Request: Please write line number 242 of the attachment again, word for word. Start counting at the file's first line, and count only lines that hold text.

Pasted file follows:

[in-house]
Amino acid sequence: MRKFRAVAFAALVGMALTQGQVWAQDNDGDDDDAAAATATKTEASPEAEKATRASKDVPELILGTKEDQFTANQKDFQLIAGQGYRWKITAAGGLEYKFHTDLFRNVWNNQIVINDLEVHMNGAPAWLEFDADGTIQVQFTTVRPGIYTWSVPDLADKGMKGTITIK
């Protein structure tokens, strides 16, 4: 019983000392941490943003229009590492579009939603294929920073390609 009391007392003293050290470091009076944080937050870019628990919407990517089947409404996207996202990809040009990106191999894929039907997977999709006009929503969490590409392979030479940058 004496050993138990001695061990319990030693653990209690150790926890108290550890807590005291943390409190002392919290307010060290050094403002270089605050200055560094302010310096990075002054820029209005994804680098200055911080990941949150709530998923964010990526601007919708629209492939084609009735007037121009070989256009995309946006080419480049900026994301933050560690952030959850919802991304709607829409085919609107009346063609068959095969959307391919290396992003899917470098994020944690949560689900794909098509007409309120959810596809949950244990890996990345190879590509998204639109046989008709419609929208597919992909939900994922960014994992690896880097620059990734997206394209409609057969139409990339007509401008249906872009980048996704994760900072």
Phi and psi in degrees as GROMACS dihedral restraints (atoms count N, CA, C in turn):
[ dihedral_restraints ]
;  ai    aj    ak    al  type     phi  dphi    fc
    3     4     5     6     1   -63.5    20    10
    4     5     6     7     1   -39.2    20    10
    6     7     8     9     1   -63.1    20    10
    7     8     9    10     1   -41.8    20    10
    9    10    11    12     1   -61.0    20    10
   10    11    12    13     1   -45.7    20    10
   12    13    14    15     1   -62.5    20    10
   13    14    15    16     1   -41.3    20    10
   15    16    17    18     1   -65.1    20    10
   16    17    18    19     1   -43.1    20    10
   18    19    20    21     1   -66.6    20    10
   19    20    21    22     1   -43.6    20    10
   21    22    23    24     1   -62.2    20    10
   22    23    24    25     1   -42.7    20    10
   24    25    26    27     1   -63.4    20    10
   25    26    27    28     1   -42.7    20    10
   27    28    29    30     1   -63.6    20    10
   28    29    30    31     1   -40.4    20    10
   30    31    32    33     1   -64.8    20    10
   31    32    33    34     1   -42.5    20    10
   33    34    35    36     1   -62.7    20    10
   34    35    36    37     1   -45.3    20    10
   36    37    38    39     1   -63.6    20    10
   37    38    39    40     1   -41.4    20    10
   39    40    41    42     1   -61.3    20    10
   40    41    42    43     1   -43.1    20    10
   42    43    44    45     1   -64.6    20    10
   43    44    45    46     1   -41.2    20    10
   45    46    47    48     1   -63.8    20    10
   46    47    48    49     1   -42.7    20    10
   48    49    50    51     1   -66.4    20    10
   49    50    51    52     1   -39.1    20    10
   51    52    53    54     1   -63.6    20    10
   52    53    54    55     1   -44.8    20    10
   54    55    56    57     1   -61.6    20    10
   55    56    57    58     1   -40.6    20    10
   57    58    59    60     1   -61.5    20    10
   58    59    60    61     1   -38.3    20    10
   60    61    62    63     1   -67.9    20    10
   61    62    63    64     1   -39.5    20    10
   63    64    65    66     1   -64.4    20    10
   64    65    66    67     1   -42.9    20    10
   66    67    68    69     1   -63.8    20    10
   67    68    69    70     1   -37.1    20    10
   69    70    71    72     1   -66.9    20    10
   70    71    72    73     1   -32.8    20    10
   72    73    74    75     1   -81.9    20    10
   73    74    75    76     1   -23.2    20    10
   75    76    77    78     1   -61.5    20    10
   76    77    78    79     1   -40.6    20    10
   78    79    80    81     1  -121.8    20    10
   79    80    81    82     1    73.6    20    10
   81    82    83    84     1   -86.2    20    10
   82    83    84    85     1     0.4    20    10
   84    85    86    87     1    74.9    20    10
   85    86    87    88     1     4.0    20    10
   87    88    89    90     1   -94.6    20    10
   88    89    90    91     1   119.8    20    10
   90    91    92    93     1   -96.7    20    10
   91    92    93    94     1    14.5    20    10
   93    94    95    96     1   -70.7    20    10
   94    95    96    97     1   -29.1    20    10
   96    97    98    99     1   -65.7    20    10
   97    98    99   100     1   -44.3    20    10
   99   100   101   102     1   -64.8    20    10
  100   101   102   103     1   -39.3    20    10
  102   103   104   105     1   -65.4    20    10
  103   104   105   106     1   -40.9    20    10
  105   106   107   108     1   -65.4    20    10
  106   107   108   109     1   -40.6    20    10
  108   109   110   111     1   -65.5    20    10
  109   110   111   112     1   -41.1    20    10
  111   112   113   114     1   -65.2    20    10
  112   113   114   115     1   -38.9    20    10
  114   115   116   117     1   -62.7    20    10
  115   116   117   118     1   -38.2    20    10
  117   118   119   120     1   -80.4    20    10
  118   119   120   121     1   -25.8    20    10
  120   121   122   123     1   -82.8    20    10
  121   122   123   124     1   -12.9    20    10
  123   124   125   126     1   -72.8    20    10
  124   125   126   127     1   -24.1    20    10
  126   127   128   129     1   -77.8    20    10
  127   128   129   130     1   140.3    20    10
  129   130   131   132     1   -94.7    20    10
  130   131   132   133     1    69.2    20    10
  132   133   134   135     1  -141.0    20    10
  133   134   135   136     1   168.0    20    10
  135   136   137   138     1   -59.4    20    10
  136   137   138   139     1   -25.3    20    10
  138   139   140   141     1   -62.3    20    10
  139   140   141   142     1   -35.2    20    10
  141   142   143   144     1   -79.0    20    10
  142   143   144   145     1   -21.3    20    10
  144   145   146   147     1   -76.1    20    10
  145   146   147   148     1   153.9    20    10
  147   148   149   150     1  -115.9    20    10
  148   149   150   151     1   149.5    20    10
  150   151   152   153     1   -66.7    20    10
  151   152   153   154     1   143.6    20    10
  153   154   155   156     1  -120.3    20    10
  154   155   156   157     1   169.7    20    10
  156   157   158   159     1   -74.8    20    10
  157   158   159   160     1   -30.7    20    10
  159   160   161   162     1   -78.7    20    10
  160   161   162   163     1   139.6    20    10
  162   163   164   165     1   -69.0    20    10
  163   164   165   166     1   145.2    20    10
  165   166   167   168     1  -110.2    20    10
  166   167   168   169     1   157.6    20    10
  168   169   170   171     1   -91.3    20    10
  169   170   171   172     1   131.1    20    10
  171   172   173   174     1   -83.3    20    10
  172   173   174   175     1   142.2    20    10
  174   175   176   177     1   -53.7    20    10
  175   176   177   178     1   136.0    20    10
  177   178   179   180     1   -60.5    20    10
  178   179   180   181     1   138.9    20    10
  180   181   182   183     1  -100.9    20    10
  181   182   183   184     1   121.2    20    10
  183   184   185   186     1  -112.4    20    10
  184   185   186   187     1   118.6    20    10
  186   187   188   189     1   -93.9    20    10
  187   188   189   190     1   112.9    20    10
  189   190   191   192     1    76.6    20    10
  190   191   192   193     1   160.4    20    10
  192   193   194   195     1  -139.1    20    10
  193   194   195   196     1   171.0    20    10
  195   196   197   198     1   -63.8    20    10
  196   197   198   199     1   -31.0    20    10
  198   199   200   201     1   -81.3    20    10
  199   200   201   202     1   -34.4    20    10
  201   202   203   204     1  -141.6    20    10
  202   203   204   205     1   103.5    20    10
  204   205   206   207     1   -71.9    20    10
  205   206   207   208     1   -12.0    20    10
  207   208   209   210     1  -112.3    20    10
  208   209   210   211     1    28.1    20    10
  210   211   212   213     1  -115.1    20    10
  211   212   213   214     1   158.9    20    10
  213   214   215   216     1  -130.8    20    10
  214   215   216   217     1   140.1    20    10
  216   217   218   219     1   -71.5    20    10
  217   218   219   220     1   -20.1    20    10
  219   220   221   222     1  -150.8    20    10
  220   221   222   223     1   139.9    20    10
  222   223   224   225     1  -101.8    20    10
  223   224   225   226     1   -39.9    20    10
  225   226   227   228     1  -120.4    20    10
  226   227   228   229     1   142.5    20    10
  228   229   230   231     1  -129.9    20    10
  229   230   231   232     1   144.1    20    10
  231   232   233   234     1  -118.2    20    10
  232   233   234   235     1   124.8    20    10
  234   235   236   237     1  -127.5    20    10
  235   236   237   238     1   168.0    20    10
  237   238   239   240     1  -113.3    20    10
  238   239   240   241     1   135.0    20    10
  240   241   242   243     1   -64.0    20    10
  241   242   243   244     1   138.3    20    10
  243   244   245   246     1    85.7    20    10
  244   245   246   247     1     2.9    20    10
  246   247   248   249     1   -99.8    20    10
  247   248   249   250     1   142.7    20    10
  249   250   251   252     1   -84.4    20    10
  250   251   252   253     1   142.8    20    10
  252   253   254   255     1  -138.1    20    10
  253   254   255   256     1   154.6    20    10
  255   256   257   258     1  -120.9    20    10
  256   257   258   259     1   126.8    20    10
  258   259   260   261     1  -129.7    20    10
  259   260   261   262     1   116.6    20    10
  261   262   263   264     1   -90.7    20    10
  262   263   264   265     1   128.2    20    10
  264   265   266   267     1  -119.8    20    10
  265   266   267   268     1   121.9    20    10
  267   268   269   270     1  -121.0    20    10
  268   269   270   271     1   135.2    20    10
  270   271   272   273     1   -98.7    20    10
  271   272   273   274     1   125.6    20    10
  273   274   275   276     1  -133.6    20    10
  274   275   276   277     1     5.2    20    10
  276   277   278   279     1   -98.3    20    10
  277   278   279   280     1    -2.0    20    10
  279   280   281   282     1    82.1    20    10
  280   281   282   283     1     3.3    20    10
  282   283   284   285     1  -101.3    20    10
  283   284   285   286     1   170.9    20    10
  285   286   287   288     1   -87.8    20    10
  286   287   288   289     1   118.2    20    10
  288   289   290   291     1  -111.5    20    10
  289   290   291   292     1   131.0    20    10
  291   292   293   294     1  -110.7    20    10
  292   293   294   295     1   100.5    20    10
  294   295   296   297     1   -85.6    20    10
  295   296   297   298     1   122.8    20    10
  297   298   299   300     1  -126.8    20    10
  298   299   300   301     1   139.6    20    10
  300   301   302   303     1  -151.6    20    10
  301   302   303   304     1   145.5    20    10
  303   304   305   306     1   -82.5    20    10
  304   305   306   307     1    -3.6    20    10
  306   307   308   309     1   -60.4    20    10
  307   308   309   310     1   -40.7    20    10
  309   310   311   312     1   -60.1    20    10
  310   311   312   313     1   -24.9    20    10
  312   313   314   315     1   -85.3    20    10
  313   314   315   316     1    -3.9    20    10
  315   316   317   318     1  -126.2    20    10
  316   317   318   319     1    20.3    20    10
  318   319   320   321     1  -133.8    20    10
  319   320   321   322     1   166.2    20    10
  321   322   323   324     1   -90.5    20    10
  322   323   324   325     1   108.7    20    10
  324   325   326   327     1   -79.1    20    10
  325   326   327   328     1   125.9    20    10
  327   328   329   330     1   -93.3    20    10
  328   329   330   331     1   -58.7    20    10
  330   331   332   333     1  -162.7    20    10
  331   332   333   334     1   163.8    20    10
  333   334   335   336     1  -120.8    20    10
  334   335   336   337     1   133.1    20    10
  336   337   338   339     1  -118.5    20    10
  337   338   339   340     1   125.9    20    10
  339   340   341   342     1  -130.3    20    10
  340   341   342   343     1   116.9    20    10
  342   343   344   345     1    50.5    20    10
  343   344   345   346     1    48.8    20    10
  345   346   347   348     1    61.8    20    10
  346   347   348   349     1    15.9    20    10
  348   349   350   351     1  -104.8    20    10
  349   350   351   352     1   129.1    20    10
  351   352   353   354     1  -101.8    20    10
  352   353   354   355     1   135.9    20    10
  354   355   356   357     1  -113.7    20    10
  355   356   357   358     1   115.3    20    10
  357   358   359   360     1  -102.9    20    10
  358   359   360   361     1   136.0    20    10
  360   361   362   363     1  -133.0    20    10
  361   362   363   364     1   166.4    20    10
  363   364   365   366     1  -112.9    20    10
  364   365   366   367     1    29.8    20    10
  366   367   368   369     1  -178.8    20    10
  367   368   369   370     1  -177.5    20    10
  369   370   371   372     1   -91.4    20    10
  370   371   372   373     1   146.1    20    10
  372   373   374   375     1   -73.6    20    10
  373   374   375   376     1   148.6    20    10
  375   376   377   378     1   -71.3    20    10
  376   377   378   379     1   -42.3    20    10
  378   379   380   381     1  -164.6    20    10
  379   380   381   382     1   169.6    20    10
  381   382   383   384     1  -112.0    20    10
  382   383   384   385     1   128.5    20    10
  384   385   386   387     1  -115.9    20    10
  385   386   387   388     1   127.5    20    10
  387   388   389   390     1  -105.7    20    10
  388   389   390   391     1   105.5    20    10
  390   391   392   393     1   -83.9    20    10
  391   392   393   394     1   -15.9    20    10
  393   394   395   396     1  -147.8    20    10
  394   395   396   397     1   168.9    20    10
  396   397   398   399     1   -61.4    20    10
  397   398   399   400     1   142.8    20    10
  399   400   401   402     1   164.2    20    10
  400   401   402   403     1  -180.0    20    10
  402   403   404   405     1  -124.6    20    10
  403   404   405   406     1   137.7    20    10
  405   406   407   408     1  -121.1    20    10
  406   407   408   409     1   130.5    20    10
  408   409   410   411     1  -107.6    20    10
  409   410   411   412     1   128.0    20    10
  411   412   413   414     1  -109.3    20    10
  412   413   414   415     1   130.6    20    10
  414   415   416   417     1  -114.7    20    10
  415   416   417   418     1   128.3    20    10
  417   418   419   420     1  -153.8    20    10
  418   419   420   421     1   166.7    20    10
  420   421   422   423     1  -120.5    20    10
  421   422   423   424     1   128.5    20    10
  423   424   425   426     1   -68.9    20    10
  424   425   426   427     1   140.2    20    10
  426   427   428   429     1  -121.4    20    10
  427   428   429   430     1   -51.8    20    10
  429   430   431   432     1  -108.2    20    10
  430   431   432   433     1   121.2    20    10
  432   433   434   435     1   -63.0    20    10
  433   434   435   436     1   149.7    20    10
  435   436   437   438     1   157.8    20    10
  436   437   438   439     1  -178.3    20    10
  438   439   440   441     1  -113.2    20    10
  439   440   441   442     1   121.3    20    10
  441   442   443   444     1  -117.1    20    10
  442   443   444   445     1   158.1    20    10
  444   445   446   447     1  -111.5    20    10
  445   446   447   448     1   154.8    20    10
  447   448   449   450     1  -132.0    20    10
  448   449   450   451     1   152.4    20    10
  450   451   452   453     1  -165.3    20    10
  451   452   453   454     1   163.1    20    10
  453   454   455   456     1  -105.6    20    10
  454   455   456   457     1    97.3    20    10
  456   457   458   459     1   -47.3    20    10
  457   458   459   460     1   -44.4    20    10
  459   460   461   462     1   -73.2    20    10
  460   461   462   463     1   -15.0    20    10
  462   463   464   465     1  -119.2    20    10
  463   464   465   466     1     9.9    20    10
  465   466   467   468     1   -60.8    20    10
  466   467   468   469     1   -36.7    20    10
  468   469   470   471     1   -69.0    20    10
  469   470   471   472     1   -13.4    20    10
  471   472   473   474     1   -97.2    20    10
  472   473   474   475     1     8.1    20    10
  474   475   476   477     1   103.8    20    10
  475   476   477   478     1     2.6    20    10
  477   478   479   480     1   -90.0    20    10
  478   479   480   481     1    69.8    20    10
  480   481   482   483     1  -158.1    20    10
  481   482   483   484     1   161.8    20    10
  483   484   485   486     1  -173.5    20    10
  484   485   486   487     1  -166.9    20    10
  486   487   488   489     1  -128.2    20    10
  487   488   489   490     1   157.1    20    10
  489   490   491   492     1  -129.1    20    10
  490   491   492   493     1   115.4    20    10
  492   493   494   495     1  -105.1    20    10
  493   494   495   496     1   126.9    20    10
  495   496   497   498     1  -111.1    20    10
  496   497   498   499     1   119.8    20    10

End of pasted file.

  355   356   357   358     1   115.3    20    10